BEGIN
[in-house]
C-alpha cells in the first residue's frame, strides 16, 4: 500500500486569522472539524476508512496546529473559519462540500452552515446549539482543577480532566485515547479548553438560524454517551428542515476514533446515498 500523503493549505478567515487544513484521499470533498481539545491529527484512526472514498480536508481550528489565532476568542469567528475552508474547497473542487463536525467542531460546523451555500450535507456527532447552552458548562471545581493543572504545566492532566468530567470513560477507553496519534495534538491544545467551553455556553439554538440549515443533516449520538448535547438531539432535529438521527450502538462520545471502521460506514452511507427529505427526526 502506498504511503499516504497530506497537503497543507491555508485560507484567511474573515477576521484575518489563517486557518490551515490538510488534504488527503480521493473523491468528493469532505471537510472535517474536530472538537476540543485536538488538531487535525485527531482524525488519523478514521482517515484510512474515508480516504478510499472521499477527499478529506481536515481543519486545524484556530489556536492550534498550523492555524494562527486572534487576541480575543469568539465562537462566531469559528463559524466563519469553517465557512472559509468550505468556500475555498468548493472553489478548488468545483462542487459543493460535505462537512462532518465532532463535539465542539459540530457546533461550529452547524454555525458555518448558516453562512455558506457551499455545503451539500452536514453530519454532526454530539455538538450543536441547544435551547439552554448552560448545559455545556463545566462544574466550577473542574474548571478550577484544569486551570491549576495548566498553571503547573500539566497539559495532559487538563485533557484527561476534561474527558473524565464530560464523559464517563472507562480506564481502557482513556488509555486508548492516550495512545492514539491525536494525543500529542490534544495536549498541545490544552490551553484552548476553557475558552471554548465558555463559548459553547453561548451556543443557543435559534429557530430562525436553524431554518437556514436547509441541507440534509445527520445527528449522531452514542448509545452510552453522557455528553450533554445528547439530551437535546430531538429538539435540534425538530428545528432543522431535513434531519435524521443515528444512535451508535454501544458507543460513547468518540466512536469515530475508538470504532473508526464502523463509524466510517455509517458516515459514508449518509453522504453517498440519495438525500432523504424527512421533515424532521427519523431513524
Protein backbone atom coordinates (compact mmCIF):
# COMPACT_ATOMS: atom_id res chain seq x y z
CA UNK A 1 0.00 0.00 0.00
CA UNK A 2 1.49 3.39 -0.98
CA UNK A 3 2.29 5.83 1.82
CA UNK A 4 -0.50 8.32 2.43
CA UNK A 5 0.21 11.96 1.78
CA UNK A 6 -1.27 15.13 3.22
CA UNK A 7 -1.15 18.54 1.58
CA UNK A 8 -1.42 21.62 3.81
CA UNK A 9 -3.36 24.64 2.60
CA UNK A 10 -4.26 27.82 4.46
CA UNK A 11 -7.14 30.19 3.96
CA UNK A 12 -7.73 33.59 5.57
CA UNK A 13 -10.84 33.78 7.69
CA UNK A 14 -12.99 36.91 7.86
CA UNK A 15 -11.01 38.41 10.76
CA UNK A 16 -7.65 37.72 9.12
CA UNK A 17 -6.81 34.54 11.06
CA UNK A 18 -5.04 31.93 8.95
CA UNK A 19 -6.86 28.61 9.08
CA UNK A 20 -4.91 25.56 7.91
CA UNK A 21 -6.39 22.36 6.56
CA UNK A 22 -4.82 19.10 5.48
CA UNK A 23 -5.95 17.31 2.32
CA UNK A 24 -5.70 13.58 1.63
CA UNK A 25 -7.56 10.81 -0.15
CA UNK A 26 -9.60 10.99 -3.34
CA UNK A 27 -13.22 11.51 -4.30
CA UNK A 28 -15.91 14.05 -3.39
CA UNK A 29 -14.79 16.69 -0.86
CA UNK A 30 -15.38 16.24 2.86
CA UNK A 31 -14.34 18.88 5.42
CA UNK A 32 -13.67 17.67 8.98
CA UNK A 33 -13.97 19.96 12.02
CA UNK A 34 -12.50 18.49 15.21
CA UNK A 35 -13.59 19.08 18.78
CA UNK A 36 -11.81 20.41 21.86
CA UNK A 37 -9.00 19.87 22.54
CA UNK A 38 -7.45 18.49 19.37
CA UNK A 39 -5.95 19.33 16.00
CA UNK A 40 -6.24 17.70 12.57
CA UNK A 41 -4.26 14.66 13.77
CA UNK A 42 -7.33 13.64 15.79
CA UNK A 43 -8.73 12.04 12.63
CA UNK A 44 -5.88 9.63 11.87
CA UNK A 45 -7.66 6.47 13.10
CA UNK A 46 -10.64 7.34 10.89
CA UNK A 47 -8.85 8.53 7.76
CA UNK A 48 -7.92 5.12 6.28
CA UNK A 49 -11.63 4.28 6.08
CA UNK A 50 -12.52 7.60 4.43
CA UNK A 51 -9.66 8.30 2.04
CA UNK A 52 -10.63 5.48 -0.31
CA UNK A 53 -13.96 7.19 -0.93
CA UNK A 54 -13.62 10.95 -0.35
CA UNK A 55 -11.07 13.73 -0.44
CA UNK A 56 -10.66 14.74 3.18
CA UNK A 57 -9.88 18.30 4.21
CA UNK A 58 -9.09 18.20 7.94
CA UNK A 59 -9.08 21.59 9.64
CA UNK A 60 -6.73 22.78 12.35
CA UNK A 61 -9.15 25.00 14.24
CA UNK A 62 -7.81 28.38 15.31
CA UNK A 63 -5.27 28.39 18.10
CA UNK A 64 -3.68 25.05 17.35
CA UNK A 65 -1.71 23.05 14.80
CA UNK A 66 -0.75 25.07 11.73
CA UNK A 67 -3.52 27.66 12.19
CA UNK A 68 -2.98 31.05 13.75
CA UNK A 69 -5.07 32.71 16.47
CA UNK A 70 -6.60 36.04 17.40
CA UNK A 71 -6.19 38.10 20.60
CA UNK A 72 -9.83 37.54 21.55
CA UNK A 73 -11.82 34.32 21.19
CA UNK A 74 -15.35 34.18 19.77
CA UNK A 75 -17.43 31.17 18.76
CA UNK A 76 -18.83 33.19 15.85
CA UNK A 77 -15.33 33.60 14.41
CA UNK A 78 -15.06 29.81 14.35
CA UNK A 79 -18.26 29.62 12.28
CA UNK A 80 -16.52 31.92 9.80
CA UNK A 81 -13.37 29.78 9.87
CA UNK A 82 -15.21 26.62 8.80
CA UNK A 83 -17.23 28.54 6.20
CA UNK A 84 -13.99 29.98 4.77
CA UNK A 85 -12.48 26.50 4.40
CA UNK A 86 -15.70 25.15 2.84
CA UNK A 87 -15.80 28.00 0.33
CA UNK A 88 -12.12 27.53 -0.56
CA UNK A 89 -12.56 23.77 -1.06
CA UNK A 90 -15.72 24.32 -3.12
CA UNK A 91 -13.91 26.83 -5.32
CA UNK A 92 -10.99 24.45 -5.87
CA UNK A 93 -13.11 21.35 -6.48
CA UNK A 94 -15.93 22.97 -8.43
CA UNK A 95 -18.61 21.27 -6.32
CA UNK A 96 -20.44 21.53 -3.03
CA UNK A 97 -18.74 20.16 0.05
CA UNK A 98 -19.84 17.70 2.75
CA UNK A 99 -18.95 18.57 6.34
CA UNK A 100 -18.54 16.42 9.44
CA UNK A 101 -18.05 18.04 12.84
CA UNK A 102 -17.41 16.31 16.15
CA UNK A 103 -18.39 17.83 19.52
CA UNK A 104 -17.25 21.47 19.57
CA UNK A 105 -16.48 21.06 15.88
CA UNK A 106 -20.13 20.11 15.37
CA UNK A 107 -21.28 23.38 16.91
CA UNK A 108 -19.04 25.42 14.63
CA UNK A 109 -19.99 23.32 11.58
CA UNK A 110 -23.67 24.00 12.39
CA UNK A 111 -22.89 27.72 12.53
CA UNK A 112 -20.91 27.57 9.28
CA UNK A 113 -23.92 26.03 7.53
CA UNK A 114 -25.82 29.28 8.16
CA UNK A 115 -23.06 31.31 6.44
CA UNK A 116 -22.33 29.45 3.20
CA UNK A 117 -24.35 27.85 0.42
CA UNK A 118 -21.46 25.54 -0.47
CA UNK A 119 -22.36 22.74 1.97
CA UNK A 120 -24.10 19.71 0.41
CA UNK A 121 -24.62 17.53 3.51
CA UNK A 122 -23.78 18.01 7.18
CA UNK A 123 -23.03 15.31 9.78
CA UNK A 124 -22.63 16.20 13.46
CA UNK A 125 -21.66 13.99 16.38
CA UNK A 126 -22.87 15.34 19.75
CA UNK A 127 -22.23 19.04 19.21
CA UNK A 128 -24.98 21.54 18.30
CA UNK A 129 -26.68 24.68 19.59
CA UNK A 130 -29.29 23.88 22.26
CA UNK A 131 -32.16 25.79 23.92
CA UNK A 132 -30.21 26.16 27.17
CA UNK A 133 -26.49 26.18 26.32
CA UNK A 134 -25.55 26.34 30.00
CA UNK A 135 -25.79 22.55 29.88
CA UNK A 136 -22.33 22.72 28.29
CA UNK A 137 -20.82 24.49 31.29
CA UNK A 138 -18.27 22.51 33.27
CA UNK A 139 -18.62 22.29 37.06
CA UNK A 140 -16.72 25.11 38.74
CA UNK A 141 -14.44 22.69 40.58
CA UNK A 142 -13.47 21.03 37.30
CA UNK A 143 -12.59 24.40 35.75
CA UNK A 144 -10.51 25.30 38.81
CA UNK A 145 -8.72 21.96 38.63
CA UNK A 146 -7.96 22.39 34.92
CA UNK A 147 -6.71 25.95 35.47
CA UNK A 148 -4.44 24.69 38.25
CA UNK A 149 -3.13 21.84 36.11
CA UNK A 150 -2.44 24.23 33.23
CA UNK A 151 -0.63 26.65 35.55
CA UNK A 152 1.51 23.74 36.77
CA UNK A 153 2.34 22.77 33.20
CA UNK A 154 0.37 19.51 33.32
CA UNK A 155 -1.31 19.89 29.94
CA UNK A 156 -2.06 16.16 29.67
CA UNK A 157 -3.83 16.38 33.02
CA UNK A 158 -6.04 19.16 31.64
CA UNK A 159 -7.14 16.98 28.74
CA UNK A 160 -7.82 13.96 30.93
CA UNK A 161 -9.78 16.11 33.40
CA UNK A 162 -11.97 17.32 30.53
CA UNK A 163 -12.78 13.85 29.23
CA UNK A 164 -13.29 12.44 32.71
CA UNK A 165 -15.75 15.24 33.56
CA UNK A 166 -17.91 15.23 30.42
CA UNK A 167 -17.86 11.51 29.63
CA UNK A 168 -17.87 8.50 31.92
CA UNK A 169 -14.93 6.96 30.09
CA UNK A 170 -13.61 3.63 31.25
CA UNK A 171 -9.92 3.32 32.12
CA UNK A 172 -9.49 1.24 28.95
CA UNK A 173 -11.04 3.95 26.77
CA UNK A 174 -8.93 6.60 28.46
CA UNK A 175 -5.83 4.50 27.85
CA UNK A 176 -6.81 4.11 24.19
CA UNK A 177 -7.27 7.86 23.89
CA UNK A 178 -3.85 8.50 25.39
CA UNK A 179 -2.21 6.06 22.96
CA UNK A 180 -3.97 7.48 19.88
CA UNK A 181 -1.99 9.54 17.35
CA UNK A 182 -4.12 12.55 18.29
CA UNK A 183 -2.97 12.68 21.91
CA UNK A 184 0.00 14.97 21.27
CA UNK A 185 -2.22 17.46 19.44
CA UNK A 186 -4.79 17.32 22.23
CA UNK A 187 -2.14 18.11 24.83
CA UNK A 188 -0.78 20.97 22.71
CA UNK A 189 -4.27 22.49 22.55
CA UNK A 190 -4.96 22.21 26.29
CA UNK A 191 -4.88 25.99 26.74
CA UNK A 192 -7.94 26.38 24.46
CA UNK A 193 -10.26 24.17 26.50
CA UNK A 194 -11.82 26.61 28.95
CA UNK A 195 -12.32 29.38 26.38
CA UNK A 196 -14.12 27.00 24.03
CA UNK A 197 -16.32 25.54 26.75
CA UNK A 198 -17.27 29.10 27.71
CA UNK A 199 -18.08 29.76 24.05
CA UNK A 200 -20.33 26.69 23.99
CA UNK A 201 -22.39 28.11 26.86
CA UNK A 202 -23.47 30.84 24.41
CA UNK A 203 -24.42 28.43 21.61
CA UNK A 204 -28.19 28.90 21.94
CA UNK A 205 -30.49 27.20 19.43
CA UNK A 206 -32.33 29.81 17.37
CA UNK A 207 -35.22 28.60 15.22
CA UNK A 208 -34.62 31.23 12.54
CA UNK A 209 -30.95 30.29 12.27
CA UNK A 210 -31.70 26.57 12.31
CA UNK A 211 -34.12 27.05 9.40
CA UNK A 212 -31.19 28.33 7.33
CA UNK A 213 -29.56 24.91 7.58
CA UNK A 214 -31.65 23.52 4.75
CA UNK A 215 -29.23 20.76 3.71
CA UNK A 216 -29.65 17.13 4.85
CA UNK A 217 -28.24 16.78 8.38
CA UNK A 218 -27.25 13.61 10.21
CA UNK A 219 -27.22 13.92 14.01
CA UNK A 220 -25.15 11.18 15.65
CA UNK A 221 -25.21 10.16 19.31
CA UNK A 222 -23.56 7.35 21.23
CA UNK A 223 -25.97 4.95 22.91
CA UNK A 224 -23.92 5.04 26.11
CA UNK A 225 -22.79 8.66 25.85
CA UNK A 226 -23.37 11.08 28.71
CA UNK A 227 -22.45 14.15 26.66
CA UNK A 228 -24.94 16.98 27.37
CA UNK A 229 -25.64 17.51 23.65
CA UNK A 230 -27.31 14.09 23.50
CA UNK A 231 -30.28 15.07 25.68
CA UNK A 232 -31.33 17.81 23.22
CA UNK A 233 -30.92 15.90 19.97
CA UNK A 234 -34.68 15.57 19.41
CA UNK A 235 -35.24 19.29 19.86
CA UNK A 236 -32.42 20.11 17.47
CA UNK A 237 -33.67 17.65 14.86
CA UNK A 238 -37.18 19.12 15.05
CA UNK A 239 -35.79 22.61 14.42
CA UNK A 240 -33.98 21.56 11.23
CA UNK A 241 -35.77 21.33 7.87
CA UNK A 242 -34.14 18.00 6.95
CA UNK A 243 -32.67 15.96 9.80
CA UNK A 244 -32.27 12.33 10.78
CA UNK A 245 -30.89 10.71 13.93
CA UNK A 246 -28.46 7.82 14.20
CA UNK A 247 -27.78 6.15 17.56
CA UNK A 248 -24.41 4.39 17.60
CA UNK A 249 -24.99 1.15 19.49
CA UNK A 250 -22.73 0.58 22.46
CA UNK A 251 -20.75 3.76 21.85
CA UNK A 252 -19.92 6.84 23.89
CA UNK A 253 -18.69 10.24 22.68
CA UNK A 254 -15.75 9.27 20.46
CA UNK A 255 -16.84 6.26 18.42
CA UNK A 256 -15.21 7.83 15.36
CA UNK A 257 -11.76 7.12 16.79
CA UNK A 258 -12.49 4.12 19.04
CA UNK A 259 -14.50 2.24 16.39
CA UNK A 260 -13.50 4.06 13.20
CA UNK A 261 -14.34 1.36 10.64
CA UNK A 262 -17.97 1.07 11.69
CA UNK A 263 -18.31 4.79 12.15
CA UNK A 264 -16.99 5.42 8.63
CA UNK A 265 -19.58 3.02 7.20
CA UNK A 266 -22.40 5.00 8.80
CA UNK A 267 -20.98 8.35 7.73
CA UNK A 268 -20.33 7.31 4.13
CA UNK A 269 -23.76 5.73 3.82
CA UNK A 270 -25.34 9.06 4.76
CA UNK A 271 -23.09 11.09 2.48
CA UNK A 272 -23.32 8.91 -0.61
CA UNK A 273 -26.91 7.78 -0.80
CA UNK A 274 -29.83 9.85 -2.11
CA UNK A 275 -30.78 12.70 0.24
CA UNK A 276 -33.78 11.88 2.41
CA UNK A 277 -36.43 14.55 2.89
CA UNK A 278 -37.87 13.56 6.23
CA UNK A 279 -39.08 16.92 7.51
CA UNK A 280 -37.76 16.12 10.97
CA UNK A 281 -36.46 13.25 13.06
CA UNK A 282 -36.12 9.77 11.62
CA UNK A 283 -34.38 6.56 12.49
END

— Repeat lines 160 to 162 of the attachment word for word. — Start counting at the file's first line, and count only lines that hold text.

CA UNK A 156 -2.06 16.16 29.67
CA UNK A 157 -3.83 16.38 33.02
CA UNK A 158 -6.04 19.16 31.64